Pentium III chips for notebooks, as well as notebooks using the chip, were scheduled for September, according to sources close to the company. Notebook manufacturers, however, have run into problems completing their "qualification," or testing, of the processor. As a result, the chip, and notebooks using it, will not come out until October or November.
While the delay is relatively short, it is expected to crimp notebook sales during the key back-to-school and pre-holiday season.
"We are all shocked that Intel has done this, pushing it back that much," said one notebook manufacturers who requested anonymity. "We had heard rumors of a delay, but a month is pretty significant. Obviously, Intel doesn't have the same competition on the notebook side the way they do on the desktop side with the Athlon chip. That would make the world much more interesting."
Several notebook manufacturers described the delay as devastating. "The fall season is generally our biggest selling season, starting in early September with the back-to-school sort of mentality," said one manufactured, who asked not to be identified. "If it was just a speed bump, it wouldn't be that big of a deal. The problem it's a new processor with new technology."
PC manufacturers did not reserve their frustration for the mobile processor delay. They also said privately that Intel waited too long to introduce the 600-MHz Pentium III and 500-MHz Celeron processors, announced on Monday. The August introduction, they said, would likely crimp the back-to-school selling season.
Two executives at two separate computer manufacturers, however, said the delay would not effect their plans, especially since the shortage of flat-panel displays still lingers.
The delay to this "Coppermine" chip is also the latest in a series of product road map glitches for the chip giant in 1999. Analysts say that the various delays are not likely symptomatic of a larger problem and in general are unrelated to each other. Still, they have been adding up.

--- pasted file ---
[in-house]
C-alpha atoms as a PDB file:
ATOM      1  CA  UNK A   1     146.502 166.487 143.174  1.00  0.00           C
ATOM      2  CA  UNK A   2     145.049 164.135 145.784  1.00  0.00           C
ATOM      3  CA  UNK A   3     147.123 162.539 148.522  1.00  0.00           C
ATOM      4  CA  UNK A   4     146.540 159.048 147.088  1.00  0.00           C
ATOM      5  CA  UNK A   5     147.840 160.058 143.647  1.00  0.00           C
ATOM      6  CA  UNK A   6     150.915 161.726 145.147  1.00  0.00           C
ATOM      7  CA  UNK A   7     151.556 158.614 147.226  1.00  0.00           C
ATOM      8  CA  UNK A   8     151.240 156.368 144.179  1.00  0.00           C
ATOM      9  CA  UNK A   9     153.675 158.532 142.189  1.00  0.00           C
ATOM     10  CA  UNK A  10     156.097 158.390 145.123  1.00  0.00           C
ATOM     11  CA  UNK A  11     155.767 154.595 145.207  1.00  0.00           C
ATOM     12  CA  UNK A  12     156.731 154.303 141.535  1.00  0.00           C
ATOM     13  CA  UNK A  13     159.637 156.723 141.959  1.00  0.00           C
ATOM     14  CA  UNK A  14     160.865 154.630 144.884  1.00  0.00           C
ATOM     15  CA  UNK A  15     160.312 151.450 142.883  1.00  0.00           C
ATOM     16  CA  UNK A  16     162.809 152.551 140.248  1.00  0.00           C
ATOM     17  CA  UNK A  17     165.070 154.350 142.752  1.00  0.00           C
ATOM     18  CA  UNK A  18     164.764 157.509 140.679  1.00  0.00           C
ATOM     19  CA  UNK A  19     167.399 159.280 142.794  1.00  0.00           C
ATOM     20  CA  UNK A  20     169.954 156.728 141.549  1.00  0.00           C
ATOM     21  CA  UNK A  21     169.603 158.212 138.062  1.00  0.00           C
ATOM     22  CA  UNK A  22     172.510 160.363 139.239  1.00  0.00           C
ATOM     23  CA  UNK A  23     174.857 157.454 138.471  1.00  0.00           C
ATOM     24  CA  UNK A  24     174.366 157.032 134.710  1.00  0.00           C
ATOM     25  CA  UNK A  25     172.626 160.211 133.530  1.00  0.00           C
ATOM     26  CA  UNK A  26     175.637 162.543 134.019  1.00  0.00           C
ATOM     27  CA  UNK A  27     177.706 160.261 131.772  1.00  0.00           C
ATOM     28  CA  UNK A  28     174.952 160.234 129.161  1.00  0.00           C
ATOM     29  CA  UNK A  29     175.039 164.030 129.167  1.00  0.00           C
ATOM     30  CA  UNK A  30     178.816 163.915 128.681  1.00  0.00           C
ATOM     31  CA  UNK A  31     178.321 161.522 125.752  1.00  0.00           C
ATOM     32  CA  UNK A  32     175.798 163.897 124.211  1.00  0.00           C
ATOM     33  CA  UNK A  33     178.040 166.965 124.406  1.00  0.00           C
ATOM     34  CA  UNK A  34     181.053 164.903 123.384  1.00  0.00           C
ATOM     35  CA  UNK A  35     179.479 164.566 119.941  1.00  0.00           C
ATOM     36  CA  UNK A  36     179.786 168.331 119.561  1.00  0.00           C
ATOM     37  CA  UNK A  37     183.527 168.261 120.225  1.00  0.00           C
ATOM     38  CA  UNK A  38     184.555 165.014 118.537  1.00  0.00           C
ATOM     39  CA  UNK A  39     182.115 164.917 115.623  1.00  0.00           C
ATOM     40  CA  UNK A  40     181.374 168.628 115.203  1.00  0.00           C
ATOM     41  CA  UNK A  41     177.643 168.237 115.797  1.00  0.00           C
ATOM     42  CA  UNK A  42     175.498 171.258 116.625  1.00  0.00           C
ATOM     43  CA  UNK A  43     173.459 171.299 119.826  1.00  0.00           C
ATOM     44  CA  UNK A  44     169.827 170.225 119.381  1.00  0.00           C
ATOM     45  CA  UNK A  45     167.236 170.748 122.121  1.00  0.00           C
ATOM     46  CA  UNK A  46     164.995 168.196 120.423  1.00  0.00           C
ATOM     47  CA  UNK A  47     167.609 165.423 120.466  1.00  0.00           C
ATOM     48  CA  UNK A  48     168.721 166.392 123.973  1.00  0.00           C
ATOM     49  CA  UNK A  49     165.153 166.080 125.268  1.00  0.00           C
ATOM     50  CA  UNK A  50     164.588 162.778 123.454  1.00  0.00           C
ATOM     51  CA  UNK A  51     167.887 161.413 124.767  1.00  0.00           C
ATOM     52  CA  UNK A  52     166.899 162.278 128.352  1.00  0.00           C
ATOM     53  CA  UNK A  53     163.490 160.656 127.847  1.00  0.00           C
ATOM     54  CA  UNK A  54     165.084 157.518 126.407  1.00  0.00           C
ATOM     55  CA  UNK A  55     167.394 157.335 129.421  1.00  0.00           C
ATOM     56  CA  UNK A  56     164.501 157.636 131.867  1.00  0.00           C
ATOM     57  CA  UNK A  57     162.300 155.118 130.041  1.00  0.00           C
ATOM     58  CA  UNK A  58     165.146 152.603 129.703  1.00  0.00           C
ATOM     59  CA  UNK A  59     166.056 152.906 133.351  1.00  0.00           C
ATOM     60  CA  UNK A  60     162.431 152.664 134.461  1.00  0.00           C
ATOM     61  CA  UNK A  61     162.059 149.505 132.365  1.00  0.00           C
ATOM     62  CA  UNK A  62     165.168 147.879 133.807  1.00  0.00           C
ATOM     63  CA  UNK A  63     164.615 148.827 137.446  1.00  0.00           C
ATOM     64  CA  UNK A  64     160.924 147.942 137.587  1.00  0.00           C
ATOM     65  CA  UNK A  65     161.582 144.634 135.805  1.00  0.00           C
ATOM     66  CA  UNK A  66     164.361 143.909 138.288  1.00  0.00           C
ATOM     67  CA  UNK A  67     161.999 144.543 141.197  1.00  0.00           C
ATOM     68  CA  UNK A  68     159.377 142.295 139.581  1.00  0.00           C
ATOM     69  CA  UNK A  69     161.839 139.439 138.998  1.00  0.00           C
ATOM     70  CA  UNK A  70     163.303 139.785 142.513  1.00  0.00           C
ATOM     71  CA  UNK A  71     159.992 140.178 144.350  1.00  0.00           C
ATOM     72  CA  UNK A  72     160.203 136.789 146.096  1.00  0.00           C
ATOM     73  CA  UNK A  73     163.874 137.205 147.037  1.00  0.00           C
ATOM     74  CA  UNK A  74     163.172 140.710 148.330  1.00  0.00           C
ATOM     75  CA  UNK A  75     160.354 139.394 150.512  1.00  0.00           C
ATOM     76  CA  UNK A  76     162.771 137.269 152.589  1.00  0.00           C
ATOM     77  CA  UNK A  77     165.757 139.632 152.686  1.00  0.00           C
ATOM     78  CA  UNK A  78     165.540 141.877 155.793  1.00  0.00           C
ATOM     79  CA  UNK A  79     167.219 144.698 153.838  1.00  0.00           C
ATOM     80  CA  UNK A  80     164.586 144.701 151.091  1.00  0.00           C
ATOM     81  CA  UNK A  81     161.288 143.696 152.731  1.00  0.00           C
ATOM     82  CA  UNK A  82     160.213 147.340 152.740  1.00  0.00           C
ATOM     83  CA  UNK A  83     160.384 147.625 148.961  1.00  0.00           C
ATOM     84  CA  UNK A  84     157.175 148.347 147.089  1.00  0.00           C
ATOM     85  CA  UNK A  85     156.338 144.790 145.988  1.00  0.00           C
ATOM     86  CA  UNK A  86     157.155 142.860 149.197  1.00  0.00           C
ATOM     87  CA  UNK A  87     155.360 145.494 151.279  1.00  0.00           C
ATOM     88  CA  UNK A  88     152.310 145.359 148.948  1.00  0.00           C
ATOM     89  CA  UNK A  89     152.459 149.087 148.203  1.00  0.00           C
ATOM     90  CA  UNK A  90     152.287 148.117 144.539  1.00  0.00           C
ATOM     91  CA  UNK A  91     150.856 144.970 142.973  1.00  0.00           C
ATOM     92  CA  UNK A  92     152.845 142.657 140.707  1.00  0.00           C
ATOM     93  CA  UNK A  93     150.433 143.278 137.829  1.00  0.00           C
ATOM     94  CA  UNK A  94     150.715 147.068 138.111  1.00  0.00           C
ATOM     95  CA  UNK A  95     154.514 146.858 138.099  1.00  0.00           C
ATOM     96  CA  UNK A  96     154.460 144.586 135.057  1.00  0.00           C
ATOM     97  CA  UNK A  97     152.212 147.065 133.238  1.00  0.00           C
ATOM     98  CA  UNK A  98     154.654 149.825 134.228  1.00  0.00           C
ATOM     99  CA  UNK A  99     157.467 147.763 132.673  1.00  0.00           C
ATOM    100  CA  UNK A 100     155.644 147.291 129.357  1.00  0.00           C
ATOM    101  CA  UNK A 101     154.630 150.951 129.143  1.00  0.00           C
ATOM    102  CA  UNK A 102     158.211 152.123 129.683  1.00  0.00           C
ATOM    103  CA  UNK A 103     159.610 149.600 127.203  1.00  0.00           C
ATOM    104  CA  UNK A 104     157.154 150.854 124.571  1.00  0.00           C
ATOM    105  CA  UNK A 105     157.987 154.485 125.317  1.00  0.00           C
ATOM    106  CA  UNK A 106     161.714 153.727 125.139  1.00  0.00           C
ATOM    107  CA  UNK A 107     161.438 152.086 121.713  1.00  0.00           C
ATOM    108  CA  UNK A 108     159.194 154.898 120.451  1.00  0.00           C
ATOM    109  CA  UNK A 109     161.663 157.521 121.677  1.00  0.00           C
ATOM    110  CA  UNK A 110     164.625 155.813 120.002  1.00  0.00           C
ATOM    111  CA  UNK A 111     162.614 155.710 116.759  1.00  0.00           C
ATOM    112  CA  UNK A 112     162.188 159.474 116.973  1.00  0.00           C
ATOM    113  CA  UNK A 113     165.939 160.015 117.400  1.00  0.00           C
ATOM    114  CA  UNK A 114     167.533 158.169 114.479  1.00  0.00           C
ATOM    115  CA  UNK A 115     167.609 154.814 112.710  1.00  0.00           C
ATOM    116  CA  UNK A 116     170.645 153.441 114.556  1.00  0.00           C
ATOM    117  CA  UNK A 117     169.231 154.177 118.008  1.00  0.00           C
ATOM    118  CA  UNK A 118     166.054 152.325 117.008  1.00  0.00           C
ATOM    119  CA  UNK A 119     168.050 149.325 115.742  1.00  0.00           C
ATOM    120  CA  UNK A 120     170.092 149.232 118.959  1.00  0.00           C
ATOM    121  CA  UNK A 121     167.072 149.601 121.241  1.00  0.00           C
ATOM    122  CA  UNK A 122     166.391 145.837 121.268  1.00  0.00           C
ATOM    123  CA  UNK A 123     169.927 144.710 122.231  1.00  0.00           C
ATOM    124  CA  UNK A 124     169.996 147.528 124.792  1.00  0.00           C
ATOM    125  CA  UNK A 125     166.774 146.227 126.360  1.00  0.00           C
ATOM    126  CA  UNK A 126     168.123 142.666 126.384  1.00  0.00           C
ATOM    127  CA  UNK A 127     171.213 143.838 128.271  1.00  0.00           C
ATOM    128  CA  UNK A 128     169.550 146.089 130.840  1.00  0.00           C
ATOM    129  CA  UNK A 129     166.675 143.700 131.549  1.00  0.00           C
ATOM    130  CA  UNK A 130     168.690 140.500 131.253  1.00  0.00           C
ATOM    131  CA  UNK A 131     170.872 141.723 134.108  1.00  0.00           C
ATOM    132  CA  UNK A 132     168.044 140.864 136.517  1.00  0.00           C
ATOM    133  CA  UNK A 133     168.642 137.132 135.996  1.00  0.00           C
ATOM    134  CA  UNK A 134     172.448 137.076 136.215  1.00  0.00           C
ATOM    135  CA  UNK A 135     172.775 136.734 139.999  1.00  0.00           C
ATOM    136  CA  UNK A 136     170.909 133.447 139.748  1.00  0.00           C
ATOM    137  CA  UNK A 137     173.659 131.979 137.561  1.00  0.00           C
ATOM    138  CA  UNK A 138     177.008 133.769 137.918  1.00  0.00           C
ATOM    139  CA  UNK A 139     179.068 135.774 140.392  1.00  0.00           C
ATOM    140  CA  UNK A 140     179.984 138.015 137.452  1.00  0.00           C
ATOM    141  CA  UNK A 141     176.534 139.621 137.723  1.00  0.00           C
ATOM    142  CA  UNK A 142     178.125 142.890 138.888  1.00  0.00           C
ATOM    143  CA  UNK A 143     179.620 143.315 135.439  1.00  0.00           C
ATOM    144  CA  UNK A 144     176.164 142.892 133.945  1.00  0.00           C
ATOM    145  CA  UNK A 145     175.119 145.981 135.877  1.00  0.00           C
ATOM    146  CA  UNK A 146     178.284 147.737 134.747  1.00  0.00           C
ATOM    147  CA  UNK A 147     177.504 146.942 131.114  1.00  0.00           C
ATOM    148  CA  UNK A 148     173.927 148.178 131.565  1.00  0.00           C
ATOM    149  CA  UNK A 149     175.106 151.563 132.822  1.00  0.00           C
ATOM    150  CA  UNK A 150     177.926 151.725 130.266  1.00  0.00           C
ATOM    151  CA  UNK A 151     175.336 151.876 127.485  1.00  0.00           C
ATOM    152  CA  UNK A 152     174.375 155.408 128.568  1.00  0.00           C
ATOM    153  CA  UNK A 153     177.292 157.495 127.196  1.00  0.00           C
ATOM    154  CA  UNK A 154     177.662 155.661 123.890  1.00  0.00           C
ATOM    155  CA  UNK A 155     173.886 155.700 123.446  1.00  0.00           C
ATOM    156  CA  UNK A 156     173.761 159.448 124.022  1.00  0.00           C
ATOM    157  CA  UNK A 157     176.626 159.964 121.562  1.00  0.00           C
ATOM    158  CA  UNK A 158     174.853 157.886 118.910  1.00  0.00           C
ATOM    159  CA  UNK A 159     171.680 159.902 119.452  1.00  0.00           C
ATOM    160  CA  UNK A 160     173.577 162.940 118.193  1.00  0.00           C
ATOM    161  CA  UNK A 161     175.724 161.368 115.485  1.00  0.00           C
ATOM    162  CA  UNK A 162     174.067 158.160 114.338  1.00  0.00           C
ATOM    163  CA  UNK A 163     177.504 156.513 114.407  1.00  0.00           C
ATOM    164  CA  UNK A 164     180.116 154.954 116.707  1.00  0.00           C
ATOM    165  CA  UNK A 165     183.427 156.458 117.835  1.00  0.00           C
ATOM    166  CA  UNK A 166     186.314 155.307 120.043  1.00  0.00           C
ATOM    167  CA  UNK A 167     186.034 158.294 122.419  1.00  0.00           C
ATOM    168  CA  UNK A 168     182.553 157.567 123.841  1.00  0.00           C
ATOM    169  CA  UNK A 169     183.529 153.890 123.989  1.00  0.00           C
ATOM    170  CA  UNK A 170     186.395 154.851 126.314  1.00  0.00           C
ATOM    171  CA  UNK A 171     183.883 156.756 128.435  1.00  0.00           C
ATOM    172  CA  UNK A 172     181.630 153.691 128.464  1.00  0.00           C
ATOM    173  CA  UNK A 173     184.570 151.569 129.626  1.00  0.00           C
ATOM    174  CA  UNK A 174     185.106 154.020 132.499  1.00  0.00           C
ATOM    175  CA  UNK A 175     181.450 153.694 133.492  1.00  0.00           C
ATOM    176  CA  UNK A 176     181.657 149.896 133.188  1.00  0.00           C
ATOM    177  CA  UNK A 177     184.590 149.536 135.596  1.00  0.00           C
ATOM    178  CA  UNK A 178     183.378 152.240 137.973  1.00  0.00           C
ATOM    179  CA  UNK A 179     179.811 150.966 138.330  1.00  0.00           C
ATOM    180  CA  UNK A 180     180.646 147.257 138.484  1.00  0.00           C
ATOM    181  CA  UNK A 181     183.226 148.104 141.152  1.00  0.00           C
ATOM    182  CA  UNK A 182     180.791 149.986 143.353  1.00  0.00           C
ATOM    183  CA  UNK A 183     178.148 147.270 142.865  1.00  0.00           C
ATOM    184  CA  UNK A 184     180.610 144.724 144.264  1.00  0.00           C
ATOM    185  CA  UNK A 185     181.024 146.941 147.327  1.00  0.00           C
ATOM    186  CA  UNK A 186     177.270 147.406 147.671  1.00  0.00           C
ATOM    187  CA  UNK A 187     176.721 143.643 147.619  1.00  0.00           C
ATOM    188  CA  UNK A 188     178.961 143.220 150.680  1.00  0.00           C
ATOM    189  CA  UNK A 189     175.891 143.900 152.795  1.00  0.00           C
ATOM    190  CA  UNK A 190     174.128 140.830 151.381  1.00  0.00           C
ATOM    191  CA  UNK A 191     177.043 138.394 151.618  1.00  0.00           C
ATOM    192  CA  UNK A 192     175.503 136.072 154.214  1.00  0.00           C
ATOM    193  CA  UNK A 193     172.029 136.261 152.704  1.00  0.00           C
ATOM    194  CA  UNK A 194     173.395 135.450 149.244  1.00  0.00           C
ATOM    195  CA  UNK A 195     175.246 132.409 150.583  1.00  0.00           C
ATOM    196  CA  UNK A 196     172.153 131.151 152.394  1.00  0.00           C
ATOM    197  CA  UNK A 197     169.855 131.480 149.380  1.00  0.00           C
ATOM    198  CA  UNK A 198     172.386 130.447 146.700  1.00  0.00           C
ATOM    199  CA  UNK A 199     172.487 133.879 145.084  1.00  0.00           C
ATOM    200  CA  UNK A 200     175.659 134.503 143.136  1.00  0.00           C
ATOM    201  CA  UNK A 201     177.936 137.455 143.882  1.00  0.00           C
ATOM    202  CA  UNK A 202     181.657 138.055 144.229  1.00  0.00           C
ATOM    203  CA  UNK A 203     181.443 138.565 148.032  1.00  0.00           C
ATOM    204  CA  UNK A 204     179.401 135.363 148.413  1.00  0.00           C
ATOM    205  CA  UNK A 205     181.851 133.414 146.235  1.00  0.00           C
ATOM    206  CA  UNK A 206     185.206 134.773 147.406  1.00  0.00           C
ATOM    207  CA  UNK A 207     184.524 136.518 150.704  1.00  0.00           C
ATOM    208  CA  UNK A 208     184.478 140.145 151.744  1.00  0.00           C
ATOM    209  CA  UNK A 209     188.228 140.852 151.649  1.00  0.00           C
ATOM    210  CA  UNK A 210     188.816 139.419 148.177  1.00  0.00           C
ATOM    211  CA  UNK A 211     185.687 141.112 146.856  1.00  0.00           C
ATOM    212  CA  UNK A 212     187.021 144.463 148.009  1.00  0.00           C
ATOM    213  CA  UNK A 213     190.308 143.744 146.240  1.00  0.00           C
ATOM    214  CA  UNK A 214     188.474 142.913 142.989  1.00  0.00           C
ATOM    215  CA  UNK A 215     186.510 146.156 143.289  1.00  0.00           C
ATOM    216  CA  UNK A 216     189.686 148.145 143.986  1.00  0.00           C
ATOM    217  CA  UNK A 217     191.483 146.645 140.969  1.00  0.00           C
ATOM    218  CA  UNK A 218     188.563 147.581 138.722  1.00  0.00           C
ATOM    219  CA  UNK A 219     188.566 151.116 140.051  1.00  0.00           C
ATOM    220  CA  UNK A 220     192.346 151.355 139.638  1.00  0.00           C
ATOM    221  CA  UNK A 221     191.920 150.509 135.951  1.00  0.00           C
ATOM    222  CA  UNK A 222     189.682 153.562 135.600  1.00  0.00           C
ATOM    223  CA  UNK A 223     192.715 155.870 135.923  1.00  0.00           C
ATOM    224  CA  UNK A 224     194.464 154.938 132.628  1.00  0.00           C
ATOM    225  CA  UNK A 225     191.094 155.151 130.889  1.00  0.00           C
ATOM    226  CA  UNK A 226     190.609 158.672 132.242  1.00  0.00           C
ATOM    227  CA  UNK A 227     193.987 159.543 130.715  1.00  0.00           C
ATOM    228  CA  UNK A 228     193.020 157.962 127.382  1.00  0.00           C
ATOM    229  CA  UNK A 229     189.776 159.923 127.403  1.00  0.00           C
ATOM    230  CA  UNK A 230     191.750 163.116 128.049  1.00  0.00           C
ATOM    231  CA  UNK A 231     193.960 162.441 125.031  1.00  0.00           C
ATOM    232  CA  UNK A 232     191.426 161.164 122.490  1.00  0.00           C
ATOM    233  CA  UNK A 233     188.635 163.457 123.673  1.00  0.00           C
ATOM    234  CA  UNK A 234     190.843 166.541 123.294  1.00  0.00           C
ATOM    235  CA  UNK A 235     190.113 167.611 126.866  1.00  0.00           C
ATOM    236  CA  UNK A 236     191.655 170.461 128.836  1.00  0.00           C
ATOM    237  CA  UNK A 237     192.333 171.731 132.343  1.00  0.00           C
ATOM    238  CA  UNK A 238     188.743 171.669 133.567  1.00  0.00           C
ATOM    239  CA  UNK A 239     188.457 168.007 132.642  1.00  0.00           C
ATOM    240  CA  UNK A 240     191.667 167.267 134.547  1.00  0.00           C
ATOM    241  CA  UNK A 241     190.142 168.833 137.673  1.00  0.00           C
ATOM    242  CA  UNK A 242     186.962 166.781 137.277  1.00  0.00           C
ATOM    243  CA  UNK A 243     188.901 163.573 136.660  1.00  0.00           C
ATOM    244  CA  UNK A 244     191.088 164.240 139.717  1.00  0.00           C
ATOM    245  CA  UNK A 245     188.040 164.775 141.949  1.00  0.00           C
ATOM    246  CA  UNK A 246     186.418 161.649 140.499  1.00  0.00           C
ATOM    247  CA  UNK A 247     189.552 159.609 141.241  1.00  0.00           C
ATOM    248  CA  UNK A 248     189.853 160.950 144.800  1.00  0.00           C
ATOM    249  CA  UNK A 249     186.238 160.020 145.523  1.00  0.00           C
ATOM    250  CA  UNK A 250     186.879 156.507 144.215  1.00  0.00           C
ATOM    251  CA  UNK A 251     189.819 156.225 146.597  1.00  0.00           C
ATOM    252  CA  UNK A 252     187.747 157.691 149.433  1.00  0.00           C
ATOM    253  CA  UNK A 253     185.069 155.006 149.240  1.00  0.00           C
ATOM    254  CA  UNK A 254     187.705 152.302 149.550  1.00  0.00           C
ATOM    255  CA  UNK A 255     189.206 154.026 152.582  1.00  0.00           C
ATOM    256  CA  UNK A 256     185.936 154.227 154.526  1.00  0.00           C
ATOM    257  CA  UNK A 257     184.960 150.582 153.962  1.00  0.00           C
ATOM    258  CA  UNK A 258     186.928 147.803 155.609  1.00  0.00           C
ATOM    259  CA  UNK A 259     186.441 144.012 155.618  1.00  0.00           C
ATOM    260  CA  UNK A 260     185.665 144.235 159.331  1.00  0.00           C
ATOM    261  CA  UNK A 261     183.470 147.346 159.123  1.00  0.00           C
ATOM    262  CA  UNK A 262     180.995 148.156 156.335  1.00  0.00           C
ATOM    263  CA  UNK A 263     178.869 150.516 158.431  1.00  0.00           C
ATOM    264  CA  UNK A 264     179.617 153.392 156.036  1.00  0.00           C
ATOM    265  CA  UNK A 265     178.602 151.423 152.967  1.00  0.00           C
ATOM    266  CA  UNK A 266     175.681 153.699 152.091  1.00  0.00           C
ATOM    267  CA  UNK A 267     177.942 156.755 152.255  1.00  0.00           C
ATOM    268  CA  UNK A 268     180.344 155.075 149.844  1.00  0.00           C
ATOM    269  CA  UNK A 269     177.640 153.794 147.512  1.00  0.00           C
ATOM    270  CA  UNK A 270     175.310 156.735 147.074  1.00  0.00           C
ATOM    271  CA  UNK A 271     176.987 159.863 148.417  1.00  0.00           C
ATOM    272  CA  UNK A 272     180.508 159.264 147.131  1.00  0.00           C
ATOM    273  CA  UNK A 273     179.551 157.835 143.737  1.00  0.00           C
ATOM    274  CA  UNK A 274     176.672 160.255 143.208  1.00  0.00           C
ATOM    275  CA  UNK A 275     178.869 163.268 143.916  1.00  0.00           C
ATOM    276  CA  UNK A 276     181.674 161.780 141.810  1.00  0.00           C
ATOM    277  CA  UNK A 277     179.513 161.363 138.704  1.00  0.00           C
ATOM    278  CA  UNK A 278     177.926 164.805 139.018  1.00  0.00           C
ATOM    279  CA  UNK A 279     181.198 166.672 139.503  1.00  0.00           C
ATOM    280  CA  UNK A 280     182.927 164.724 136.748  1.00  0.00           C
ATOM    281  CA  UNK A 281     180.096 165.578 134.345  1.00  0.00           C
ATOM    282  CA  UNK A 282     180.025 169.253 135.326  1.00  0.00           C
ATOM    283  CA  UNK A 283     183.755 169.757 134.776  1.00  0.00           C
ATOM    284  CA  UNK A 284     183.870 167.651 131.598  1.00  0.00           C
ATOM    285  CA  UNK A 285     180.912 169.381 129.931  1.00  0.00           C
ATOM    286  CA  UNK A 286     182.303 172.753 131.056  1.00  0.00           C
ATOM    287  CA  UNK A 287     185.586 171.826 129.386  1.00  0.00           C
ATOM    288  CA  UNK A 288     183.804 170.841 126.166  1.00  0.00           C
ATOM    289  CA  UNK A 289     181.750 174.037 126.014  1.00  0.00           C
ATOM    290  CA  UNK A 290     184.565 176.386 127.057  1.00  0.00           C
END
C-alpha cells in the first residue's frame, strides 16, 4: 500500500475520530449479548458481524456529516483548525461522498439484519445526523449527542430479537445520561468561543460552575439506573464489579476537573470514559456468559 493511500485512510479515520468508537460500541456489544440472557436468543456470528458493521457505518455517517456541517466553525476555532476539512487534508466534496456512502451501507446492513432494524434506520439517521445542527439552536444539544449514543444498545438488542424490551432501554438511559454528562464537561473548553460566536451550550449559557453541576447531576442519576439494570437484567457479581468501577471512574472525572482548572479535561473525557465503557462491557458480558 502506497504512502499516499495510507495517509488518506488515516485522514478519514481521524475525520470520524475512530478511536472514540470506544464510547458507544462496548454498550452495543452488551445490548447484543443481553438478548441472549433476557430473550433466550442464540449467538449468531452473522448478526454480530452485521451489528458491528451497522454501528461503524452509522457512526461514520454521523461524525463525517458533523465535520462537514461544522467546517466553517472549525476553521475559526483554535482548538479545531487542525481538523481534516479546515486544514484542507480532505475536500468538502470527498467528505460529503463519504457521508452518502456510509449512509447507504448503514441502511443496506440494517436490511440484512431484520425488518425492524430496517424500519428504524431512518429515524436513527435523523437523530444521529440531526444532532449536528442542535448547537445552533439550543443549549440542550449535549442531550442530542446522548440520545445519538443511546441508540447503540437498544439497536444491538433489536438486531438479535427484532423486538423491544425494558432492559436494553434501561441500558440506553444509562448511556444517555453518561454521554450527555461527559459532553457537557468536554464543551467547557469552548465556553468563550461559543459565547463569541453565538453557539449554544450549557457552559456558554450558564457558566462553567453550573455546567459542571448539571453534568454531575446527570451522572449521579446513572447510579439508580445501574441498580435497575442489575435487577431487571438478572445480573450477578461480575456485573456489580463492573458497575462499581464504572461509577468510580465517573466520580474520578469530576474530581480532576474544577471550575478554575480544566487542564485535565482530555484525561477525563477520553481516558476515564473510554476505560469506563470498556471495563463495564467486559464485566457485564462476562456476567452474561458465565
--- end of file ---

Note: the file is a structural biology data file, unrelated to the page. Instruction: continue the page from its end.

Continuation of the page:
In February, Intel delayed the release of its "Camino" chipset for high-end desktops from June to September. The chipset will be the first from Intel that will allow PC makers to adopt high speed Rambus memory as well as wring out the most power out of the latest generation of graphics chips. Its delay therefore put off adoption of these innovations.
In June, Intel then delayed the release of the "Coppermine" Pentium III processor from September to November. Running at 600-MHz, the Coppermine improves on standard Pentium IIIs by integrating the secondary cache memory onto the same piece of silicon as the processor. The chip also is made on the more advanced 0.18-micron manufacturing process. The long and short of it--better performance than standard Pentium IIIs. To compensate for the delay, Intel recently released a 600-MHz "standard" Pentium III.
At that time, Intel also delayed the release of 600-MHz Pentium IIIs based around the Coppermine design from September to November. However, the company said it would come out with a 500-MHz version in September. This is the chip that has been delayed.
During this same period, it came to light that the design for the Merced chip, the company's next generation 64-bit processor, had only just been completed. As a result, the chip won't likely come out in systems until late in 2000, later than expected, according to, among other sources, Linley Gwennap of MicroDesign Resources.
"It's that this is a tough business," said Dean McCarron, analyst at Mercury Research. McCarron added that the slip in the notebook schedule was predictable because of the delay to the desktop version of Coppermine.
On the other hand, the company has released versions of the Celeron processor ahead of schedule in its effort to take market share away from AMD.
An Intel spokesman also added that earlier delay to the Coppermine desktops occurred because of slight design issues with the chip itself. The delays to the notebook chips are happening because of qualification and notebook design issues.
Officially, Intel officials denied that a slip occurred, maintaining that the official position was that the chip was due in the second half. Other sources at the company said in June that September was the expected launch date. Sources close to the company said the launch was originally scheduled for around Labor Day.